Last month, I looked at the first part of verse 14.

Stand firm therefore, having girded your loins with truth, and having put on the breastplate of righteousness,
— Ephesians 6:14 (NASB)

In last month's post I talked specifically about having our loins girded with truth. Truth is the foundation for our ability to protect what God has established in our lives, through His word and His Spirit. If we are not listening to truth and seeking truth, we will be weak and defenseless when it comes to the assaults of the enemy.

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This week I want to look at the second piece of armor that we are to put on.

Piece #2 - Righteousness

What is righteousness? Webster's defines it as "acting in accord with divine or moral law; free from guilt or sin." Okay, so those of us who are Christ followers, know, without a doubt that we are not righteous. Doesn't God's word say:  

For all of us have become like one who is unclean, And all our righteous deeds are like a filthy garment; And all of us wither like a leaf, And our iniquities, like the wind, take us away.
— Isaiah 64:6 (NASB)

It also states:

for all have sinned and fall short of the glory of God,
— Romans 3:23 (NASB)

Where does that leave us? How do we put on righteousness if we are, indeed, unrighteous? If you have been a Christian for a while, or you have had some Bible training, you may have heard of the term, imputed righteousness. Simply put, Christ, who is the Righteous one, gives us His righteousness when we believe in Him by faith. If we believe that, then how is it that we have to put on, righteousness, as part of our armor?

Just as with so many things in our Christian walk, we have to make a choice. Putting on truth, is choosing to seek truth, adhere to the truth and love truth. Putting on righteousness is a choice to do the following three things.

1. Admit - Admit that Christ is your righteousness. Being a good person, does not, in fact, a Christian make. Christ and belief in Him, is what makes a Christian. Following Him and believing all that He did in His life, death and resurrection are what make us righteous. 

he saved us not by works of righteousness that we have done but on the basis of his mercy, through the washing of the new birth and the renewing of the Holy Spirit,
— Titus 3:5 (New English Translation)
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2. Allow - Allow Christ to be your righteousness. Too often we are trying to play this spiritual game on our own and we have no business doing that. Sure you might be a very strong person, but strength in our own might is a hindrance, not a help. God has been working in my life on this very point. It is His goal to make us Christ like, not more human like. I don't know about you, but I have always liked to think of myself as a strong person, able to get through difficulties and still appear to have it all together, at least on the outside. Let me tell you, in the long run, that will do nothing, but produce sleepless nights and plenty of anxiety!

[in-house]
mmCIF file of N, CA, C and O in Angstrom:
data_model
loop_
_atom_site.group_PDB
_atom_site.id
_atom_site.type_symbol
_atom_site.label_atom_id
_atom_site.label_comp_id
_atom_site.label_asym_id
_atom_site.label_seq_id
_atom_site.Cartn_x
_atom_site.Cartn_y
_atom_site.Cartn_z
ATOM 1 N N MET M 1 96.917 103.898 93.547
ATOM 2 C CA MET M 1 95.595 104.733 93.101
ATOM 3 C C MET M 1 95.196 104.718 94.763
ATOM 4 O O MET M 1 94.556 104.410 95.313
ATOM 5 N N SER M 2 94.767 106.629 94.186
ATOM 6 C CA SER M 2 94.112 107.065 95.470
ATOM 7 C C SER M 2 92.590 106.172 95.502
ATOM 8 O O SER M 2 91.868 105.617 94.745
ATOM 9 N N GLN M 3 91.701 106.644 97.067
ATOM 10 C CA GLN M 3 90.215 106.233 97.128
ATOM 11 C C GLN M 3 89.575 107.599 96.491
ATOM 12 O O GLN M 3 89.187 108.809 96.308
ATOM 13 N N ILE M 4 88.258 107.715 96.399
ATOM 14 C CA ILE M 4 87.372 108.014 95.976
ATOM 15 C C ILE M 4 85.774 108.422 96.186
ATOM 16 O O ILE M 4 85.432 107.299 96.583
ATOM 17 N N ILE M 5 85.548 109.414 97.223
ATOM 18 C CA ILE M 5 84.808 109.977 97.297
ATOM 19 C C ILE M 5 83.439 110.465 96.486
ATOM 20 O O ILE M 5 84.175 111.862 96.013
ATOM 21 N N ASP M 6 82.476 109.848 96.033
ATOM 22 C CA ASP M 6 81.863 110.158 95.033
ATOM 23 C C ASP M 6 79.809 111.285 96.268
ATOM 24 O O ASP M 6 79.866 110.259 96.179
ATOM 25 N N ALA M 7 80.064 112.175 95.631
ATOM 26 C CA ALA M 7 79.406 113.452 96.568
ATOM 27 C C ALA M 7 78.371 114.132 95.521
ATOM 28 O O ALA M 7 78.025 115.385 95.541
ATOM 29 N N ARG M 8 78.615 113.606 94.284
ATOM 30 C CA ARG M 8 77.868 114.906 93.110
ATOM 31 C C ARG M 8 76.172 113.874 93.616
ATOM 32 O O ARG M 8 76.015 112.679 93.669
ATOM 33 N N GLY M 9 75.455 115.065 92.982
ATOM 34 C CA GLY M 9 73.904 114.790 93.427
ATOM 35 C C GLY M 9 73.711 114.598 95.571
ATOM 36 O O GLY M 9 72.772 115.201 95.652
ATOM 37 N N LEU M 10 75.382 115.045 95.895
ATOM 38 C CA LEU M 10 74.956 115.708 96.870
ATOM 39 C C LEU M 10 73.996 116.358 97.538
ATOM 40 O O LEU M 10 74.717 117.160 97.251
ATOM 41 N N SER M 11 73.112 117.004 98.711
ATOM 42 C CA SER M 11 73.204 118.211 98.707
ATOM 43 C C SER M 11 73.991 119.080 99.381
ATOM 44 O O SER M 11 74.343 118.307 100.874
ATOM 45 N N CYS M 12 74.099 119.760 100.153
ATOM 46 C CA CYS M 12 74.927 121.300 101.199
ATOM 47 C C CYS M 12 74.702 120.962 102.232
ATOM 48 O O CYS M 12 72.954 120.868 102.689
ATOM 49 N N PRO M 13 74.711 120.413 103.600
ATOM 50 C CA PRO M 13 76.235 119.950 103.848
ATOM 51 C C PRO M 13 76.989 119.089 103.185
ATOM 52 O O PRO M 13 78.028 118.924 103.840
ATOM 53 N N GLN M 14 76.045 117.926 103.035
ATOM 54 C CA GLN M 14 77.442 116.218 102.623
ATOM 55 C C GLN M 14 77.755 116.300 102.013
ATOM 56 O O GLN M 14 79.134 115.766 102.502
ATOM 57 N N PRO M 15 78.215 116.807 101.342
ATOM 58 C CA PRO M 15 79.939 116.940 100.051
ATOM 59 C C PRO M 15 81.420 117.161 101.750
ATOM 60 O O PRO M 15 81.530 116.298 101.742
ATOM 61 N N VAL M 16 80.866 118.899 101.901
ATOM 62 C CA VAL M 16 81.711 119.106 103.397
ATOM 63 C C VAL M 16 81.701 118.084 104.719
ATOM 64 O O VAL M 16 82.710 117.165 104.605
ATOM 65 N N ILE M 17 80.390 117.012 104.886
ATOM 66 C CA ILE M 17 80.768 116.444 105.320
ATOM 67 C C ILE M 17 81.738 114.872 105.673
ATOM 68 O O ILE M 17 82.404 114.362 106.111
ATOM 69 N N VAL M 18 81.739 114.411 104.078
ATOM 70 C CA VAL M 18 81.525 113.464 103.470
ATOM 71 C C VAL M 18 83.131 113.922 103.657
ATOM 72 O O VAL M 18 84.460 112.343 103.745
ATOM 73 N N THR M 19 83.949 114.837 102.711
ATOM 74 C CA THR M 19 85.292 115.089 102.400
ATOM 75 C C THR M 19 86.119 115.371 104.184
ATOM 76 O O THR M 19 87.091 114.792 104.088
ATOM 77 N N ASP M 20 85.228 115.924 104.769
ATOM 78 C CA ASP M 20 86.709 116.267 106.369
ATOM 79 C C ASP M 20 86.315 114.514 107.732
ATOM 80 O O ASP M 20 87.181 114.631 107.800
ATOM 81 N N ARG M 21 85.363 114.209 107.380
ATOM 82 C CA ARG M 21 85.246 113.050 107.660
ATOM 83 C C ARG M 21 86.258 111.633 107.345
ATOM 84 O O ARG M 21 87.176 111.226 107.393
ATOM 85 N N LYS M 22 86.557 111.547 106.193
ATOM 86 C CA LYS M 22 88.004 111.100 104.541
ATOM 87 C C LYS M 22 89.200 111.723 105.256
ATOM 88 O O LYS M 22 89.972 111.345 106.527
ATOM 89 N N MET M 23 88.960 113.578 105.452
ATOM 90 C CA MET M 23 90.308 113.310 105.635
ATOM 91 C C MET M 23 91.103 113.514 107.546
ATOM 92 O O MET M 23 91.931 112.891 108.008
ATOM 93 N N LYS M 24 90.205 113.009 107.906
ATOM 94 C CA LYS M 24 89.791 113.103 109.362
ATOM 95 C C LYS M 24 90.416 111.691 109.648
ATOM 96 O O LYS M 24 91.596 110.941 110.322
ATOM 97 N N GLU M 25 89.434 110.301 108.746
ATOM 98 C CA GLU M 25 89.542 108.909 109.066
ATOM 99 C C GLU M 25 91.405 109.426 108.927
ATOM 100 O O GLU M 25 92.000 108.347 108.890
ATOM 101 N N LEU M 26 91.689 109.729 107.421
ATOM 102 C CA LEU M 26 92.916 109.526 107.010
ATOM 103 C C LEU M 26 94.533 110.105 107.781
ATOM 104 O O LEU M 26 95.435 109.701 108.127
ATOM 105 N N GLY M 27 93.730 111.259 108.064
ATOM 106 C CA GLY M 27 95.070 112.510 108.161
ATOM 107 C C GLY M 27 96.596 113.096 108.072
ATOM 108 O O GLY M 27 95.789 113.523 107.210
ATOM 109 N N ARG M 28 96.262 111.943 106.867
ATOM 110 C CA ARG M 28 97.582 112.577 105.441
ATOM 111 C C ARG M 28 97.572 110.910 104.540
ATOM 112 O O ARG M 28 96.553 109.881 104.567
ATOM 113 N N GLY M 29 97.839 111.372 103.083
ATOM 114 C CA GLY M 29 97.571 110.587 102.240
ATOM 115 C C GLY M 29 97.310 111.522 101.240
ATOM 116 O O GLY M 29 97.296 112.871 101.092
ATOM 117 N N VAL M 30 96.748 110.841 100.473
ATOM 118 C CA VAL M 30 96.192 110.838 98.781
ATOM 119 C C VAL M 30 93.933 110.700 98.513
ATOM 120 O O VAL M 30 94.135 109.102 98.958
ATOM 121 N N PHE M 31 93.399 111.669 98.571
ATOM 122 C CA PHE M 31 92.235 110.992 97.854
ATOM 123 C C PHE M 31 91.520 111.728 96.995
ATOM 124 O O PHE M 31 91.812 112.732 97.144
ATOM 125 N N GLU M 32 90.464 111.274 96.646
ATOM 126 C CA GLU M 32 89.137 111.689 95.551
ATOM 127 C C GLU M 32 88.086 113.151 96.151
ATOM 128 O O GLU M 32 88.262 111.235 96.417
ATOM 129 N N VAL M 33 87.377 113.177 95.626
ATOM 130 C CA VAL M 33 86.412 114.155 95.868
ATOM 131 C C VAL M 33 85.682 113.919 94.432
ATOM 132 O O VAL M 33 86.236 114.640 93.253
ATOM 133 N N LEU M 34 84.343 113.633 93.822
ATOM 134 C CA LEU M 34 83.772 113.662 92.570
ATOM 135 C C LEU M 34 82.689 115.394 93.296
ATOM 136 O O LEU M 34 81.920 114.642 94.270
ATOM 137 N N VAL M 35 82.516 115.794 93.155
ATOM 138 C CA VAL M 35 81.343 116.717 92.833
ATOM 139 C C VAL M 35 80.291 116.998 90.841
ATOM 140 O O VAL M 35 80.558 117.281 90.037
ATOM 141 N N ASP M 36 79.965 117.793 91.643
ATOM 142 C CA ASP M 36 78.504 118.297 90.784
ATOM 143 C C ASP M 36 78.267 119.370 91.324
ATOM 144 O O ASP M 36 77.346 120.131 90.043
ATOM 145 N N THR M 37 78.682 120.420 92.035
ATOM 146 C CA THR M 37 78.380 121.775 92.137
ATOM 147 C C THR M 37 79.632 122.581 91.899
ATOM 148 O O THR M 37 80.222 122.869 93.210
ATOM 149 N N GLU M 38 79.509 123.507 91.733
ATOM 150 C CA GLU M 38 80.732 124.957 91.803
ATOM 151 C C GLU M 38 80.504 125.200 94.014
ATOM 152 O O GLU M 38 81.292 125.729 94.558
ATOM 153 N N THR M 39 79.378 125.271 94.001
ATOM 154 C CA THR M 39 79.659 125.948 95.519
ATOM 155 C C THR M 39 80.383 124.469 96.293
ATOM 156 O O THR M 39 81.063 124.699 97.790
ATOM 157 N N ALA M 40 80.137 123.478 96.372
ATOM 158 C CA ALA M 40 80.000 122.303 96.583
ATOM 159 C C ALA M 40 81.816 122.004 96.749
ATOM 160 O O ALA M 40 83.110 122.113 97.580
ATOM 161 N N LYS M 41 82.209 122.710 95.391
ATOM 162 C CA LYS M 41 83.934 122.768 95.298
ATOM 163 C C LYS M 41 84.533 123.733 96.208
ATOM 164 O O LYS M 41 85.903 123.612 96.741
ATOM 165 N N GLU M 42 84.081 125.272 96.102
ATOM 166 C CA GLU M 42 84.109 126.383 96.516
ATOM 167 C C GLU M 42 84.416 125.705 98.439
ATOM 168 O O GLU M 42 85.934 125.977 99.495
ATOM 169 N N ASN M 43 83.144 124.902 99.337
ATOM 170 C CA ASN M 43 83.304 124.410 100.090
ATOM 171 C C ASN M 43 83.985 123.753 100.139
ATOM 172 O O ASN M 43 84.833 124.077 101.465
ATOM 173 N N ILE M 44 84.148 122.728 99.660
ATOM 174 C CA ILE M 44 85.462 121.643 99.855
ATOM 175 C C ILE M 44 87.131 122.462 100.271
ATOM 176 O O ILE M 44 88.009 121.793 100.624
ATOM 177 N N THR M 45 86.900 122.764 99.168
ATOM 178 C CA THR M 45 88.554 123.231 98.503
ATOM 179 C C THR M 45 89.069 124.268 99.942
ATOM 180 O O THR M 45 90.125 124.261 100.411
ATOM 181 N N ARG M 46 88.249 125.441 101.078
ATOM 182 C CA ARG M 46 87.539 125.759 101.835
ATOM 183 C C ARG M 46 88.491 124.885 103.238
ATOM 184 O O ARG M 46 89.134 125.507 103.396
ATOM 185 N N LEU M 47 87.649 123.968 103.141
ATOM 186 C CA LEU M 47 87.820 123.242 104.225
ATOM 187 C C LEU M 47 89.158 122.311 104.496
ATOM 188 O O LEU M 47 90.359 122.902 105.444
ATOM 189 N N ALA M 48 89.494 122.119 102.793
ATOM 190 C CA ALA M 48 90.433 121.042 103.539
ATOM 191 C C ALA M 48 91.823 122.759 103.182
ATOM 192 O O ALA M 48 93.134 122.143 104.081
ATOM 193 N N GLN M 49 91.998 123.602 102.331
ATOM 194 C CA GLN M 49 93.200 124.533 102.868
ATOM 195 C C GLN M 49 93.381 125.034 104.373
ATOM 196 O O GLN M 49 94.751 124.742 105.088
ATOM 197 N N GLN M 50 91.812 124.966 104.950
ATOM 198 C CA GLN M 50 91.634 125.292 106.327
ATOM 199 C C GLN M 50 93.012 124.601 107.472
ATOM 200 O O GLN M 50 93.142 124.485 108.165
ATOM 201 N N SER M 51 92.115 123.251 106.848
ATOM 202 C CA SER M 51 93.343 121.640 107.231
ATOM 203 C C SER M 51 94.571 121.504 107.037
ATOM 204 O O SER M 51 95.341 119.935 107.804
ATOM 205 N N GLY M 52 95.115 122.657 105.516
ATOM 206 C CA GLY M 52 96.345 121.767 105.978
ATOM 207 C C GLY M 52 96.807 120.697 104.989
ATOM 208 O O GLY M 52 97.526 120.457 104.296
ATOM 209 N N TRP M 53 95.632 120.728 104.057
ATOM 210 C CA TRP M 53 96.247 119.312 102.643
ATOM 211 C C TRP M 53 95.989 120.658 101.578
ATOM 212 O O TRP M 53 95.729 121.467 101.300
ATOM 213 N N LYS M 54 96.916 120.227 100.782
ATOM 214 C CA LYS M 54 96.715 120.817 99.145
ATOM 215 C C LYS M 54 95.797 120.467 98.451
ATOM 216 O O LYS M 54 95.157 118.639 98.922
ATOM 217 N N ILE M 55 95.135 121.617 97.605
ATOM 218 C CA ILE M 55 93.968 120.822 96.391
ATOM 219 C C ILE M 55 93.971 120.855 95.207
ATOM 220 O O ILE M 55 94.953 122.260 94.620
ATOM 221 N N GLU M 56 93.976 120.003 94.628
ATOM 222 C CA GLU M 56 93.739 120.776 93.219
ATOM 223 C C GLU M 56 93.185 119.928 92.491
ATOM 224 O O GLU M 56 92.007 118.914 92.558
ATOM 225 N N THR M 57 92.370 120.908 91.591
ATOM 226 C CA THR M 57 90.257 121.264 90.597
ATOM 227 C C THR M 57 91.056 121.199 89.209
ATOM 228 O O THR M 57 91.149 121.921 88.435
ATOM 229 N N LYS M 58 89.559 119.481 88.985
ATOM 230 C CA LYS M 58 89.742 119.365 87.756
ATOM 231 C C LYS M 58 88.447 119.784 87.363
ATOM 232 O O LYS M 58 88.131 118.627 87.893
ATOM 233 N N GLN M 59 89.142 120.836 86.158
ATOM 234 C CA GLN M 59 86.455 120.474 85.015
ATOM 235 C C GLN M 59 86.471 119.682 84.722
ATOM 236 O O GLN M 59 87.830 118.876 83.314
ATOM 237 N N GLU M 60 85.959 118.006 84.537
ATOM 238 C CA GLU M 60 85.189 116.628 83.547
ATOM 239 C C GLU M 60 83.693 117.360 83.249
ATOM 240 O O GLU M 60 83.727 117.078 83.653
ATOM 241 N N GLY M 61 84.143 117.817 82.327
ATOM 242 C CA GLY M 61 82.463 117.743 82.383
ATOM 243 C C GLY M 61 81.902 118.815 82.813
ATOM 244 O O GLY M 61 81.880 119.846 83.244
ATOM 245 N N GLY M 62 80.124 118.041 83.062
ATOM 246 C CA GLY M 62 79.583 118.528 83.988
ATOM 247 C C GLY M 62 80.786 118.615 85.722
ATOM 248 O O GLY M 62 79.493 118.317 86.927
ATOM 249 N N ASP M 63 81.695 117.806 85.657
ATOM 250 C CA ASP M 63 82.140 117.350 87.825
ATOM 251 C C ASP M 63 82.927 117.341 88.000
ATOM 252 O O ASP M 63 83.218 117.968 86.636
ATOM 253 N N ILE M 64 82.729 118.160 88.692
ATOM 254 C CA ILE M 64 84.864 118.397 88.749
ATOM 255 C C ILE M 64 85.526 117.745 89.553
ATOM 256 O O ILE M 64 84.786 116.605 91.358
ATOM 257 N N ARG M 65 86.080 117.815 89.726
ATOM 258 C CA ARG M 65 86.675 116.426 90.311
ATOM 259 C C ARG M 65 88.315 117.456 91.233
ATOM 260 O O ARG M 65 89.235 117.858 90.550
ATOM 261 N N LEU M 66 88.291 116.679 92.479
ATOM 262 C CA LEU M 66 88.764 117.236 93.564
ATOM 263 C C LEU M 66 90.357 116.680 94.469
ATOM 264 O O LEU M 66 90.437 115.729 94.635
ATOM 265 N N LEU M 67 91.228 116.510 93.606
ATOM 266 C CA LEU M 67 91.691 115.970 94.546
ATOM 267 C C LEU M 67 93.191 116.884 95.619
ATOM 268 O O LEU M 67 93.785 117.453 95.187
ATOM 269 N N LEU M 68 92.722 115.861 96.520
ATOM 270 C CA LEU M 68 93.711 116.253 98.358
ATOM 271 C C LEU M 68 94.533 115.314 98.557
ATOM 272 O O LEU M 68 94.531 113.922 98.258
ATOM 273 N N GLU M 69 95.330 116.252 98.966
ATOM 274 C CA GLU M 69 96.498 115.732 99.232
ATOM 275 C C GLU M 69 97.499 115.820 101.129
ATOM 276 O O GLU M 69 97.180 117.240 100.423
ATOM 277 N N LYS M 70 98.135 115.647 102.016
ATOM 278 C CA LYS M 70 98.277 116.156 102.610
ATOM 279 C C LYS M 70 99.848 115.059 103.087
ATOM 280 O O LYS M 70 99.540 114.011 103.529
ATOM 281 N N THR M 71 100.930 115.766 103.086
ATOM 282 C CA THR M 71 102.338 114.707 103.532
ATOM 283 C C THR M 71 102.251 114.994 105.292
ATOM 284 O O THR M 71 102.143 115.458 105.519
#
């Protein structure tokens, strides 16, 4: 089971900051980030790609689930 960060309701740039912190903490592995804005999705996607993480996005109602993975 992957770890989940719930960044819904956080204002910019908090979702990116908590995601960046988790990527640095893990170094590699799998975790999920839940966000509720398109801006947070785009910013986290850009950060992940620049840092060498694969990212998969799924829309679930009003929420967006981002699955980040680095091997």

I am beginning to embrace this idea that when I am weak He is strong....oh what a glorious and wonderful thing to know. 

3. Abide - Andrew Murray is a preacher/teacher of yesteryear and has many good things to say in his writing. Right now I am trying to get through his book called, Abide in Christ, and have learned so much. In fact, I had gotten away from it, because it is not a book I can just breeze through. I have to take notes and ruminate on it. I recently thought, I need to get back to it, because I need to abide in Christ. 

Abide in Me, and I in you. As the branch cannot bear fruit of itself unless it abides in the vine, so neither can you unless you abide in Me.
— John 15:4 (NASB)

This is one of the red letter sections of scripture. I have always thought, it is particularly important to pay attention when the letters are red, because that is when Jesus is talking. He says we cannot bear fruit apart from Him. If I am going to put on righteousness, I need to be abiding in Him. 

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Abiding is simply doing all those things we know we need to do anyway. Read the Bible, go to church, fellowship with other believers, be thankful, pray without ceasing, rejoice always, spend time with God speaking to Him and listening for Him. 

I hope you will think about putting on righteousness today. Just like truth, we need to put it on, even before we get out of bed every day.